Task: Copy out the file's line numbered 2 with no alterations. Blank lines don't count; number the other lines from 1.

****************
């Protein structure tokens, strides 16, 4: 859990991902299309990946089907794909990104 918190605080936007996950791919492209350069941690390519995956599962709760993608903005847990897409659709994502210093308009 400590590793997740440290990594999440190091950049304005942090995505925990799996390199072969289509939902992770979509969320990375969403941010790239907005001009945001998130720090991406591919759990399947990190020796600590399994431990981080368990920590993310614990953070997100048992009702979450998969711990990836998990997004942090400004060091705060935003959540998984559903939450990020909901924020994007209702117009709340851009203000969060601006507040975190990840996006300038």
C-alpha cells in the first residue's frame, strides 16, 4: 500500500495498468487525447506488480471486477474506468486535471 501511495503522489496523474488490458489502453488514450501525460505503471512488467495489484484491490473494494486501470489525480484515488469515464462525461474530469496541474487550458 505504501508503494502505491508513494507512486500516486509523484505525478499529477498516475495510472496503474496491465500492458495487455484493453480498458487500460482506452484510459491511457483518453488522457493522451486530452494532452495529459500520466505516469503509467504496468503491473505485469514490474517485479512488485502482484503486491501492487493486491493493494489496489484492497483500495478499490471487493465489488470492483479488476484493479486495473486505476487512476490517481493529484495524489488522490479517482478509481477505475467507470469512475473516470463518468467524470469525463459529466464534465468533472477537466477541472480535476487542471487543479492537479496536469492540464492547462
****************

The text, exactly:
C-alpha cells in the first residue's frame, strides 16, 4: 500500500495498468487525447506488480471486477474506468486535471 501511495503522489496523474488490458489502453488514450501525460505503471512488467495489484484491490473494494486501470489525480484515488469515464462525461474530469496541474487550458 505504501508503494502505491508513494507512486500516486509523484505525478499529477498516475495510472496503474496491465500492458495487455484493453480498458487500460482506452484510459491511457483518453488522457493522451486530452494532452495529459500520466505516469503509467504496468503491473505485469514490474517485479512488485502482484503486491501492487493486491493493494489496489484492497483500495478499490471487493465489488470492483479488476484493479486495473486505476487512476490517481493529484495524489488522490479517482478509481477505475467507470469512475473516470463518468467524470469525463459529466464534465468533472477537466477541472480535476487542471487543479492537479496536469492540464492547462